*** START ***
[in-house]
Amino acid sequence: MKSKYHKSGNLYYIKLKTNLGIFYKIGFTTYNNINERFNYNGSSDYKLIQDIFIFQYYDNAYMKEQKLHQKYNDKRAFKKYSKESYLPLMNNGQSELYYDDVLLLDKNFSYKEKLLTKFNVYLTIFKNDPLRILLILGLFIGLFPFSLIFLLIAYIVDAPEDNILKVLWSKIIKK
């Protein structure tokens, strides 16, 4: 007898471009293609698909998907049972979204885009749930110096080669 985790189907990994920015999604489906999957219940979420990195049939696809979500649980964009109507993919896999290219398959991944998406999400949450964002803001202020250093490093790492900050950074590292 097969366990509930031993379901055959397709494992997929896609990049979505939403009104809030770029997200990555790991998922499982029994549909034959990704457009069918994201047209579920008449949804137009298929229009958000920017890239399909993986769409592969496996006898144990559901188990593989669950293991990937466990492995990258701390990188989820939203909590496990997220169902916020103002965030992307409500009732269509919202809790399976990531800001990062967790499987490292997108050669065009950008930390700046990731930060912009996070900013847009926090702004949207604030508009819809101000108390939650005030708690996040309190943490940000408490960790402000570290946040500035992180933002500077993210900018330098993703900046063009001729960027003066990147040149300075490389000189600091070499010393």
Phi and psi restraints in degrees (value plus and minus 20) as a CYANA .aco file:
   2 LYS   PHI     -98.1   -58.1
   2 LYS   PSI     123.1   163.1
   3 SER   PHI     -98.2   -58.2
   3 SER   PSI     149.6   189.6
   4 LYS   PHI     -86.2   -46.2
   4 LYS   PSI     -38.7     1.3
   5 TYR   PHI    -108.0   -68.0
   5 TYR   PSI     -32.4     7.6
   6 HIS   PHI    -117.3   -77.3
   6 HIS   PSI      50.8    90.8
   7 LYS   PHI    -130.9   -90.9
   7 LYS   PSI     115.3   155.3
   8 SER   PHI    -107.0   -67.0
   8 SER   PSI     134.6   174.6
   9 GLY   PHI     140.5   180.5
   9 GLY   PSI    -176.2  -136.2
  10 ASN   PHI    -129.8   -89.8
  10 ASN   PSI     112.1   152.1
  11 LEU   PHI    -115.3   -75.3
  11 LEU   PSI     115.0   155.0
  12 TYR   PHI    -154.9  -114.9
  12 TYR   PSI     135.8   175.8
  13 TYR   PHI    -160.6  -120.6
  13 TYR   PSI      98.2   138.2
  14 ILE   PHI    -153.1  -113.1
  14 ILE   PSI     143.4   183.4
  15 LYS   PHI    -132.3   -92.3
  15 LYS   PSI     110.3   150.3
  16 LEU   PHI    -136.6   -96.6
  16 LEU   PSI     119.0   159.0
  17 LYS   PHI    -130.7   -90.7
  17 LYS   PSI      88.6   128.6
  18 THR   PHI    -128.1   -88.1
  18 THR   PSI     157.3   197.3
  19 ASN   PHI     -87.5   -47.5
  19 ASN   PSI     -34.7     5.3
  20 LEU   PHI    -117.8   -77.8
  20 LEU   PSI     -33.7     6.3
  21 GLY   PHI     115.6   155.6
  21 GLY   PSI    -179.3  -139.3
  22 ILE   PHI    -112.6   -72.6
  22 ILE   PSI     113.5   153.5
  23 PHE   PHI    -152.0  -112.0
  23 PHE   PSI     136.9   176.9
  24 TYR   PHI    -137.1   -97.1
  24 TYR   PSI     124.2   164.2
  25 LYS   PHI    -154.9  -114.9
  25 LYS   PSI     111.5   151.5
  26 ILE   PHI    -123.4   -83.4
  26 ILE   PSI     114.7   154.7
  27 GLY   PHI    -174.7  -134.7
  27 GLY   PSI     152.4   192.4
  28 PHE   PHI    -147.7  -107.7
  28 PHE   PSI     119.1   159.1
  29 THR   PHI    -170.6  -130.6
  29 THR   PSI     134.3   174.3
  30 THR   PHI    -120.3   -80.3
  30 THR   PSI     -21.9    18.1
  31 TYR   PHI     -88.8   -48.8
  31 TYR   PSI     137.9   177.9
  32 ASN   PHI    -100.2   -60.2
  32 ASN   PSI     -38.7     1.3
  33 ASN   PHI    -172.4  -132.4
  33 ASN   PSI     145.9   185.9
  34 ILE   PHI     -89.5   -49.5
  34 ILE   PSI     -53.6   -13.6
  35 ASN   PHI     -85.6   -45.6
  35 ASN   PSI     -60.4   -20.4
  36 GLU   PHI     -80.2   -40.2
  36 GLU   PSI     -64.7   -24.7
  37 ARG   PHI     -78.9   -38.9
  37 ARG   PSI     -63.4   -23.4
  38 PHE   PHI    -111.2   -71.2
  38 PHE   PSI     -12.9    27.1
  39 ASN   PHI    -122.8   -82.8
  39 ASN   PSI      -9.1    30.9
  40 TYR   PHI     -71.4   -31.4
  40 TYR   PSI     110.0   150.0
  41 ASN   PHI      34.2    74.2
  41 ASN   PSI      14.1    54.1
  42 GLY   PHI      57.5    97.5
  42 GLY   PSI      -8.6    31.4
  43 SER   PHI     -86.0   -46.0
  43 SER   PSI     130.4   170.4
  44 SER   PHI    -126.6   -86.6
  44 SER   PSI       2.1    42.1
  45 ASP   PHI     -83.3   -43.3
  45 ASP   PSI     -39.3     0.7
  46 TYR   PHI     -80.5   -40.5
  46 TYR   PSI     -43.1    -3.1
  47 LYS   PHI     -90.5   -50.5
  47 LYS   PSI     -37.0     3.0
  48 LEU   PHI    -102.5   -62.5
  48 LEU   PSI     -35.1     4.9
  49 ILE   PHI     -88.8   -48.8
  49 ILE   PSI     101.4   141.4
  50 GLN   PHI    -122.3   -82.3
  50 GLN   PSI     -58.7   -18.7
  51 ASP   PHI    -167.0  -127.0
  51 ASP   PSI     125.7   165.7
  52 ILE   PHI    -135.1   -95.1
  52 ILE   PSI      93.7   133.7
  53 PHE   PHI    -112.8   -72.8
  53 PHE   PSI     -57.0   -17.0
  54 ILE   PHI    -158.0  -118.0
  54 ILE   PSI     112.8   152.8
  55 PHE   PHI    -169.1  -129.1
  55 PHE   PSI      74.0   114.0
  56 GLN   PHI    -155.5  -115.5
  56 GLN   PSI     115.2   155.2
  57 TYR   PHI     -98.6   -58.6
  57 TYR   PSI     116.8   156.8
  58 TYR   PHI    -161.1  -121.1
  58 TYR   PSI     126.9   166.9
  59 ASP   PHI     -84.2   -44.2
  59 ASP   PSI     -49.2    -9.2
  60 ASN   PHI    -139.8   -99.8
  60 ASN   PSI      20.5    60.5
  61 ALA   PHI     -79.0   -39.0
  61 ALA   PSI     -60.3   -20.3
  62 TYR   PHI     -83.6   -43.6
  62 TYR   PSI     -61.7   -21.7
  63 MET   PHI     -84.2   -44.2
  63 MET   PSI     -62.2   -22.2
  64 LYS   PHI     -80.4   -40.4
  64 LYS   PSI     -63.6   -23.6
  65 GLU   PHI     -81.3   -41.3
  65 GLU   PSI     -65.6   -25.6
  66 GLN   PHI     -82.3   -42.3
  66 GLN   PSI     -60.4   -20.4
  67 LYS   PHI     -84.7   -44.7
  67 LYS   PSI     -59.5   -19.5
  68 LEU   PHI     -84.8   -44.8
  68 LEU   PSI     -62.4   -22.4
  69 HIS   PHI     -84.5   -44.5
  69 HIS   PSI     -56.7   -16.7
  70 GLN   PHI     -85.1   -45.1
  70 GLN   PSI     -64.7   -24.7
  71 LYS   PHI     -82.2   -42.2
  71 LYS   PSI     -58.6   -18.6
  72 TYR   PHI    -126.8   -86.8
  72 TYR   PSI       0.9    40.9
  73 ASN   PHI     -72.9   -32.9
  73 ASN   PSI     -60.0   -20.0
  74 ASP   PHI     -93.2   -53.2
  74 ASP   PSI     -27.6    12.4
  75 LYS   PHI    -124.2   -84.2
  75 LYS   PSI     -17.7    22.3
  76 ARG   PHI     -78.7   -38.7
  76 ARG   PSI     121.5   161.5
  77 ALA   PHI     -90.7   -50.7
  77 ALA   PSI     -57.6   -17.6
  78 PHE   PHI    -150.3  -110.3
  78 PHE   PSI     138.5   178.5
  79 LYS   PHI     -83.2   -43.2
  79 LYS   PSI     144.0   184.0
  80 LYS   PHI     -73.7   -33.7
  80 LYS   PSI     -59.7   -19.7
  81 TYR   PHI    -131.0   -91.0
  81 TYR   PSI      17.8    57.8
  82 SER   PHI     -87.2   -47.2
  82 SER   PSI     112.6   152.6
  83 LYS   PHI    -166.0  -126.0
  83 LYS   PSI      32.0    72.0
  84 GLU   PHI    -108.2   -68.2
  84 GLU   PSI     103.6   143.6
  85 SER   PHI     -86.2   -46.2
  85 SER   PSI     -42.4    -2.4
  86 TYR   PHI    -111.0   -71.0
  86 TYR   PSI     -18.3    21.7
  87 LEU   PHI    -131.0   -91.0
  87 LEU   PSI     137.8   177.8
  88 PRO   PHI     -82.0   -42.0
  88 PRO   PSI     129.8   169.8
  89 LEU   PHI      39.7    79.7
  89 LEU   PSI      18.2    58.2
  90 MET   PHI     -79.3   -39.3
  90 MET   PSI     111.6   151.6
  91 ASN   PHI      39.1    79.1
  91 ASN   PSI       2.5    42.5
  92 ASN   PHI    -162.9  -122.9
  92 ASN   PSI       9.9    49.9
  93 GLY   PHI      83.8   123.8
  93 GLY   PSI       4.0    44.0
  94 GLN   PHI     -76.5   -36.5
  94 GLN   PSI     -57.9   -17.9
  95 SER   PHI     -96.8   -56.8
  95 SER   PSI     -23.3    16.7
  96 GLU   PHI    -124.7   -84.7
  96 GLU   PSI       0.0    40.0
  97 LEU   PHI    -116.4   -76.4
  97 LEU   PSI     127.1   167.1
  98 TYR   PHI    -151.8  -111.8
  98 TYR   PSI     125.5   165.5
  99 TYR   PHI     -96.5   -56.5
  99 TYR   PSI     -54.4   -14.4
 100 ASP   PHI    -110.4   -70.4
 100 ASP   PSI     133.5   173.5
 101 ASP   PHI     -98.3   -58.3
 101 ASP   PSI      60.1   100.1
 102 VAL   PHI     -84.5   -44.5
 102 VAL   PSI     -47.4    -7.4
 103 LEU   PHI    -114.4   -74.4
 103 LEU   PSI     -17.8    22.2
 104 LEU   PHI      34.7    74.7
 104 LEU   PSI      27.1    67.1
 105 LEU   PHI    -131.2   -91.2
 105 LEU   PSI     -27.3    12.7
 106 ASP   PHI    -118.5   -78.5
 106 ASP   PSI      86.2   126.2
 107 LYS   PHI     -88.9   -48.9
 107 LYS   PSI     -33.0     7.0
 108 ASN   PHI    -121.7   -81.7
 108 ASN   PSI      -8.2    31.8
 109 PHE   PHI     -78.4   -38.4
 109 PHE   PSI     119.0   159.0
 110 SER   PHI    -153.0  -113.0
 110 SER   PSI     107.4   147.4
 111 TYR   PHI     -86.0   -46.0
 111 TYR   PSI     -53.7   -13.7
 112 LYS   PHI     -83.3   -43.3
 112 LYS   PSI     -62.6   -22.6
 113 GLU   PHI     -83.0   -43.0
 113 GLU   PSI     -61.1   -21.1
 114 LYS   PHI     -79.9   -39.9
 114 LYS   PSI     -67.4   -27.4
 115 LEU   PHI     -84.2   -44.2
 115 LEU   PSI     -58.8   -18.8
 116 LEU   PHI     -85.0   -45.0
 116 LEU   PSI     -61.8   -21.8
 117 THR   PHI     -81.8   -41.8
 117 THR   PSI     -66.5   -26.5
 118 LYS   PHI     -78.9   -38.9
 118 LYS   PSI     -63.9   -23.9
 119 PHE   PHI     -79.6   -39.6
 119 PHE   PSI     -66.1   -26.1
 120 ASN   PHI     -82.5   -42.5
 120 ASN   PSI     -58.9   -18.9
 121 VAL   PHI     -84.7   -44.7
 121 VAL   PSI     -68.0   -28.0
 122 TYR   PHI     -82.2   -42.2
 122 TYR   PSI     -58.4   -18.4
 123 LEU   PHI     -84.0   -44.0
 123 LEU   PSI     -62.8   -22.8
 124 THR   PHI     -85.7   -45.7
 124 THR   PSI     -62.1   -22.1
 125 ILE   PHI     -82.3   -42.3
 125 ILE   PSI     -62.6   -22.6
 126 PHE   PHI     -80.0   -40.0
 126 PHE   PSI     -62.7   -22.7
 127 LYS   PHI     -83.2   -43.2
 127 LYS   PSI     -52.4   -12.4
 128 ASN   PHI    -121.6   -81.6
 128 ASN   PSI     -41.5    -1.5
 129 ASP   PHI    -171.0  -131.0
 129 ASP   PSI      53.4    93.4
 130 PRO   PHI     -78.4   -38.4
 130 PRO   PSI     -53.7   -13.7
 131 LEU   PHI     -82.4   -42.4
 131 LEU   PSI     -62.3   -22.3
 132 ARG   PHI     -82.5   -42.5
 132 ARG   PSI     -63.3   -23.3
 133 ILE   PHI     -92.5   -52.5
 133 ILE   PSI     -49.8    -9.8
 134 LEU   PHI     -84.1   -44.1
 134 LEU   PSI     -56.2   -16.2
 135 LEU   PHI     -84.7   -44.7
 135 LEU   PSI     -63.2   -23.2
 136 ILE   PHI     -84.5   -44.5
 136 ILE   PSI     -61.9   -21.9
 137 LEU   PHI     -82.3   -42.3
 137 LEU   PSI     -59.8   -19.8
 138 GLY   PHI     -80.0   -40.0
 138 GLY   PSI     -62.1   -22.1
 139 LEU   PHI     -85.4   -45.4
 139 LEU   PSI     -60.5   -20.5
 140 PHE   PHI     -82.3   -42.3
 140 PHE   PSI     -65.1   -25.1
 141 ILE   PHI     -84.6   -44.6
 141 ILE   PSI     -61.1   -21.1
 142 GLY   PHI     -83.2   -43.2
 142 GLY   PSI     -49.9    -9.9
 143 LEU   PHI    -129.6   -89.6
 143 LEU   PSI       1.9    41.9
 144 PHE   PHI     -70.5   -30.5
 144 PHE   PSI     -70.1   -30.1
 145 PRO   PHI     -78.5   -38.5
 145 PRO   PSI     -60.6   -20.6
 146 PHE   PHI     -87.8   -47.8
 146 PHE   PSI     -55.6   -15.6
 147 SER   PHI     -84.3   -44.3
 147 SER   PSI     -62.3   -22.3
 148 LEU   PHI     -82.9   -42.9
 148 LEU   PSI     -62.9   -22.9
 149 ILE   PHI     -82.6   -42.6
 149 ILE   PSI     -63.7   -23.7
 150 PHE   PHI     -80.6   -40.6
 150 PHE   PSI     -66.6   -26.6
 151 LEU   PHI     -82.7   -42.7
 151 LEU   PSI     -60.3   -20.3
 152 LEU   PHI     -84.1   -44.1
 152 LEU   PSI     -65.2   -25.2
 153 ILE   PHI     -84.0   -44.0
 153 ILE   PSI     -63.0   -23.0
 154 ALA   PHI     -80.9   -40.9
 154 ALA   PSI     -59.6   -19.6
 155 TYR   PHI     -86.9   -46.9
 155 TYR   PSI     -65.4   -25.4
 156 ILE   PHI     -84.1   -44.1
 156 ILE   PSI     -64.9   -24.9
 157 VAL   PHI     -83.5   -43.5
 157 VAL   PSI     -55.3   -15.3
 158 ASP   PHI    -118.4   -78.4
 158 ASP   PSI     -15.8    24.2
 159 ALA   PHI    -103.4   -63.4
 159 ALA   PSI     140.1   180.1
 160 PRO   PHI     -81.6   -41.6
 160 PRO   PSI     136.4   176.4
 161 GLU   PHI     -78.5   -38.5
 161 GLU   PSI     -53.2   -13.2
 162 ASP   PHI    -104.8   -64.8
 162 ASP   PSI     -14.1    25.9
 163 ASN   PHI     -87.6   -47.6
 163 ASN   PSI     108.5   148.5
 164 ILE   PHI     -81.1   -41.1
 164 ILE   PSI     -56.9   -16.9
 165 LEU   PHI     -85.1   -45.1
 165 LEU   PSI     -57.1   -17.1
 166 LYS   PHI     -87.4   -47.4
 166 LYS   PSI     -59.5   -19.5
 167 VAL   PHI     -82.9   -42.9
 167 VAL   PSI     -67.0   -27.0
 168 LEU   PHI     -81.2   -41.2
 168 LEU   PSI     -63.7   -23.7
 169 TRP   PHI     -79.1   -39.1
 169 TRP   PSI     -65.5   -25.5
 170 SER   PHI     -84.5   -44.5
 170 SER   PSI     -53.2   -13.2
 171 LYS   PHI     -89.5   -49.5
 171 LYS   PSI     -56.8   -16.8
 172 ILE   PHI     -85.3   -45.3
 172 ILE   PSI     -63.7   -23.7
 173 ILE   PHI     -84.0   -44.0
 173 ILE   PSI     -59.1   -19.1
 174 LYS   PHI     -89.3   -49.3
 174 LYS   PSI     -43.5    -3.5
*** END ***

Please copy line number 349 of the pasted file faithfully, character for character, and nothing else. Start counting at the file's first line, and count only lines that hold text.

 174 LYS   PHI     -89.3   -49.3